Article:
Siemens: Digital Means Security
Tuesday, June 23, 2015 @ 03:06 PM gHale
By Gregory Hale
From oilfields and factories to farms and car washes, today’s work environment continues to embrace digitization. And when anyone talks about a digital workplace, that means security has to come to the forefront.
“Devices at home and in factories keep growing. Everything is creating data and it is all about how you can handle it,” said Raj Batra, president of the Siemens Digital Factory division during his keynote address Tuesday at the Siemens Automation Summit in Las Vegas, NV. “Dramatic changes will sweep through the industry and that is focusing us to rethink how we do things. The backbone to the whole change is data.”
To back up his point on the increase in data and its impact on the industry, Batra pointed out a few statistics. By 2020, there will be 40 zetabytes of digital data generated annually. In contrast, there will be 8.6 produced in 2015.
“Data is the backbone of everything and industrial companies are starting to understand it,” Batra said.
He said 87 percent of survey respondents said Big Data was one of their top three priorities while 42 percent said their number one priority is Big Data. Along those lines only 5 percent implemented a Big Data plan.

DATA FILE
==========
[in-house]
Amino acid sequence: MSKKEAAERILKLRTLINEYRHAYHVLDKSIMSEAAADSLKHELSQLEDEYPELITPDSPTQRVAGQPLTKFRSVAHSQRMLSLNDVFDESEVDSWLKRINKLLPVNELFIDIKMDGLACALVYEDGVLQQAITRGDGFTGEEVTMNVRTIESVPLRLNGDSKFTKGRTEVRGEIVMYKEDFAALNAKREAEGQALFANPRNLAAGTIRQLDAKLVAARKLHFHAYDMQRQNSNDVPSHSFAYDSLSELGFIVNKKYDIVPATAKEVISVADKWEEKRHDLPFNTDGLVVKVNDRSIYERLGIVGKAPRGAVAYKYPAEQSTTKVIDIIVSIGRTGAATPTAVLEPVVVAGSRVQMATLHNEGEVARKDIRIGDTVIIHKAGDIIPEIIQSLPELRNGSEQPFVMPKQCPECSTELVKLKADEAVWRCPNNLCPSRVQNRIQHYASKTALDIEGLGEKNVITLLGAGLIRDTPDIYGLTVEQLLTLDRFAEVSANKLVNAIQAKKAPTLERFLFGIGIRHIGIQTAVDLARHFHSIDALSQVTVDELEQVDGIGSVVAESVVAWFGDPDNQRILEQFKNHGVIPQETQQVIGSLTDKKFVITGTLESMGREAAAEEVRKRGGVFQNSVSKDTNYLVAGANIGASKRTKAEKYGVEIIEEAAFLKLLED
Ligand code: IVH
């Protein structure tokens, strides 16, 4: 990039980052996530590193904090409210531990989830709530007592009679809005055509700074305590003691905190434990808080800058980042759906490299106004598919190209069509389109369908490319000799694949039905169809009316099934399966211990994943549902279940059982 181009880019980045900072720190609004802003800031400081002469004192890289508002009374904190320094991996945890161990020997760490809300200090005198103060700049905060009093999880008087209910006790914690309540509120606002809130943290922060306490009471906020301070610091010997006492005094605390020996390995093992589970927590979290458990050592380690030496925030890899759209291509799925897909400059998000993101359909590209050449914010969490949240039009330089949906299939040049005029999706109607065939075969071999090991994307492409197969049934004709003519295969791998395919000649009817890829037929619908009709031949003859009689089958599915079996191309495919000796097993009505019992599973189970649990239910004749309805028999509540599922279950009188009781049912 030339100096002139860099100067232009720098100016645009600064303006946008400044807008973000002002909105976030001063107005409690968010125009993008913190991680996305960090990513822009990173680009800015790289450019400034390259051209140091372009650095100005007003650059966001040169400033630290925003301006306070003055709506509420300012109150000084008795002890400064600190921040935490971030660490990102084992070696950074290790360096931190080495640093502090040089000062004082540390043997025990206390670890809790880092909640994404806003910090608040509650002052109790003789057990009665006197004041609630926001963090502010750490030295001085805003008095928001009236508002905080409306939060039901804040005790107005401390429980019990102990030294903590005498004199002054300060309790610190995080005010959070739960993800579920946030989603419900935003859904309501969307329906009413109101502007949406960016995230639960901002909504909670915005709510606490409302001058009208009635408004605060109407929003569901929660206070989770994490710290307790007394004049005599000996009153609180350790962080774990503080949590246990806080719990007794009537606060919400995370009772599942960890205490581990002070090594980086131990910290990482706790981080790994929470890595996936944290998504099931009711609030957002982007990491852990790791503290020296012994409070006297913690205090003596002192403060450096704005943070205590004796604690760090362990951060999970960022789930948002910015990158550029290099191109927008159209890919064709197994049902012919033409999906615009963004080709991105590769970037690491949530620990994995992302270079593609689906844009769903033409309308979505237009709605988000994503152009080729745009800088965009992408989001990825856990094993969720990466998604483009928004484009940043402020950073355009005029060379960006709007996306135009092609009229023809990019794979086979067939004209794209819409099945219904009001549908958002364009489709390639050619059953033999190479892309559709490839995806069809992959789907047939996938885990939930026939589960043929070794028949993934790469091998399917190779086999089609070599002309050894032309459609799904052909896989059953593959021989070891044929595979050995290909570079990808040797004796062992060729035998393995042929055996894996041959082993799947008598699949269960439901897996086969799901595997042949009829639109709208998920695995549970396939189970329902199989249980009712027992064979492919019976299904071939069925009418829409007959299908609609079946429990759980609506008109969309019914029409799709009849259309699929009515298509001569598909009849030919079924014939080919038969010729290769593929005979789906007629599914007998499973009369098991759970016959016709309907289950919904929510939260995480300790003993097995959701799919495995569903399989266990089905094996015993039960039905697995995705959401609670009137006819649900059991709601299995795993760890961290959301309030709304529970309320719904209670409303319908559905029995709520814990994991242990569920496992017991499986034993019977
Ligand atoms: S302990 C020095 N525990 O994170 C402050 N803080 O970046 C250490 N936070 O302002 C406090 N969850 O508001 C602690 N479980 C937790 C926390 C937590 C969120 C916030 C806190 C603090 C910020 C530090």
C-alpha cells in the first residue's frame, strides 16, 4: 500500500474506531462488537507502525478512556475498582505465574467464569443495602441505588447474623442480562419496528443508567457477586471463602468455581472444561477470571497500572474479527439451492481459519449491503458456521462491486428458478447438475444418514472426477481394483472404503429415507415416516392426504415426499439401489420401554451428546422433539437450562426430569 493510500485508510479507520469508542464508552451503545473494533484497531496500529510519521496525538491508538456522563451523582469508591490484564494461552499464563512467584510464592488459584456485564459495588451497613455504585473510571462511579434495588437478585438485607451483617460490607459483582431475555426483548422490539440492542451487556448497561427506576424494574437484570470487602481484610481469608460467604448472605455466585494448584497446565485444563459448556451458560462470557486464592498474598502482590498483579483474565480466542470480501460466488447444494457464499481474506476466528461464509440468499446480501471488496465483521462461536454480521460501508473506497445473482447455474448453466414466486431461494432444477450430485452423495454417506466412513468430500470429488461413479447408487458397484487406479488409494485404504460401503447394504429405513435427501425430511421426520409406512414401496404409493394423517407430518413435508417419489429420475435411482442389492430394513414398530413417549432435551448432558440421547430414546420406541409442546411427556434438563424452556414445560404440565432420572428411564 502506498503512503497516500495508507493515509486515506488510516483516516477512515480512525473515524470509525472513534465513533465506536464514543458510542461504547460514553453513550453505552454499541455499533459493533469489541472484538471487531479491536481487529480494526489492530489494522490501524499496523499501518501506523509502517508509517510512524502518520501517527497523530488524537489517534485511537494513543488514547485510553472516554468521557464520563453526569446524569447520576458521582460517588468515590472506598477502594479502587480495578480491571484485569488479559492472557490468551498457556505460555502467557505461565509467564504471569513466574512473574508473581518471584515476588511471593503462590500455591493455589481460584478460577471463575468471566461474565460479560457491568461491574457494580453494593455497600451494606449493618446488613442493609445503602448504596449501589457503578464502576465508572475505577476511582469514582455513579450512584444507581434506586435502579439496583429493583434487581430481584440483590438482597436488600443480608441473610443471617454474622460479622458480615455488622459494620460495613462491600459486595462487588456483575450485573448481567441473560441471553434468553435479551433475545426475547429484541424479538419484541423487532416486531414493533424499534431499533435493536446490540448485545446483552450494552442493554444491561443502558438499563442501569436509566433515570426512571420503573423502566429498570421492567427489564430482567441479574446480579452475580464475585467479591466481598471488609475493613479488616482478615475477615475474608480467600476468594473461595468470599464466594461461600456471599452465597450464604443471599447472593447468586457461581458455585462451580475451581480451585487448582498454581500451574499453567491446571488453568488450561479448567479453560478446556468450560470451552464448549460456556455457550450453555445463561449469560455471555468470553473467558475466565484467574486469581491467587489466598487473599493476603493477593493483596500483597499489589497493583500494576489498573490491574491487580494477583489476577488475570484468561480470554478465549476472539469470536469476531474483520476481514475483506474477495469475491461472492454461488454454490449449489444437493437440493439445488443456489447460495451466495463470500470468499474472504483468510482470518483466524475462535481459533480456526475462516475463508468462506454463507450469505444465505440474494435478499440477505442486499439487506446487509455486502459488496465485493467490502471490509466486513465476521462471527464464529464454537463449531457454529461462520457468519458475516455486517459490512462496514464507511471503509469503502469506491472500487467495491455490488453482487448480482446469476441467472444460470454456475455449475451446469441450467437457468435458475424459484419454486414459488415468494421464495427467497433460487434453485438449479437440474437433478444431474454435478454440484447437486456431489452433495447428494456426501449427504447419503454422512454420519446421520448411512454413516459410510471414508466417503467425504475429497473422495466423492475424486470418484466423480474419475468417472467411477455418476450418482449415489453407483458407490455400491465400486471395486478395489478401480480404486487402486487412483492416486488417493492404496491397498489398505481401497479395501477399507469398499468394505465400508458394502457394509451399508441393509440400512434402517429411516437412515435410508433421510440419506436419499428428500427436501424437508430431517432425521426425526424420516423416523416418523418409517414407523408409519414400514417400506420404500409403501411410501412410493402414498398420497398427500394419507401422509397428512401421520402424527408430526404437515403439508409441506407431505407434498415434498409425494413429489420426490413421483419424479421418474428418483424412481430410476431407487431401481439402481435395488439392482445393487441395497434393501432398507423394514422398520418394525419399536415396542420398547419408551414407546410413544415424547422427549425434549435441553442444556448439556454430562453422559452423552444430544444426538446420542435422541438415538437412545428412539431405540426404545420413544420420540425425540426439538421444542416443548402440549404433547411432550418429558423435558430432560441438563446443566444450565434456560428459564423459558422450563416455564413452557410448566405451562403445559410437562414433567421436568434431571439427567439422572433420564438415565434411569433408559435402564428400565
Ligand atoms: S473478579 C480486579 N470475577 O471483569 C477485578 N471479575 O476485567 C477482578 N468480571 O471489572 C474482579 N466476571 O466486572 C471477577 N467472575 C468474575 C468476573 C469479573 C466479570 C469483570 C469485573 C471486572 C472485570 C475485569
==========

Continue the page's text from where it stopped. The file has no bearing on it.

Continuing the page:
In essence, Batra said the digital environment is in full swing and more manufacturers focusing on process, discrete or even hybrid manufacturing are connecting to generate as much knowledge about the entire enterprise as possible.
The funny part about it, Batra said, is most companies are there now and they may just need a little change here and there to become a stronger digital player.
“This is not a rip and replace thing or you don’t need a paradigm change to get there,” he said. “There is no one single way to get to digitalization.”
He pointed out a few applications where two 100-year-old companies were focusing on a digital change over to help increase production and knowledge in their respective environments.
One was a specialty company, Wacker, and the other was the legendary automaker, Maserati.
In the Maserati example, the company went digital to see how they can increase production by 300 percent by 2018.
In another example of practicing what they preach, Siemens is going digital purely in their own production of PLCs and he said after implementing the digital platform, the defect rate reduced dramatically.
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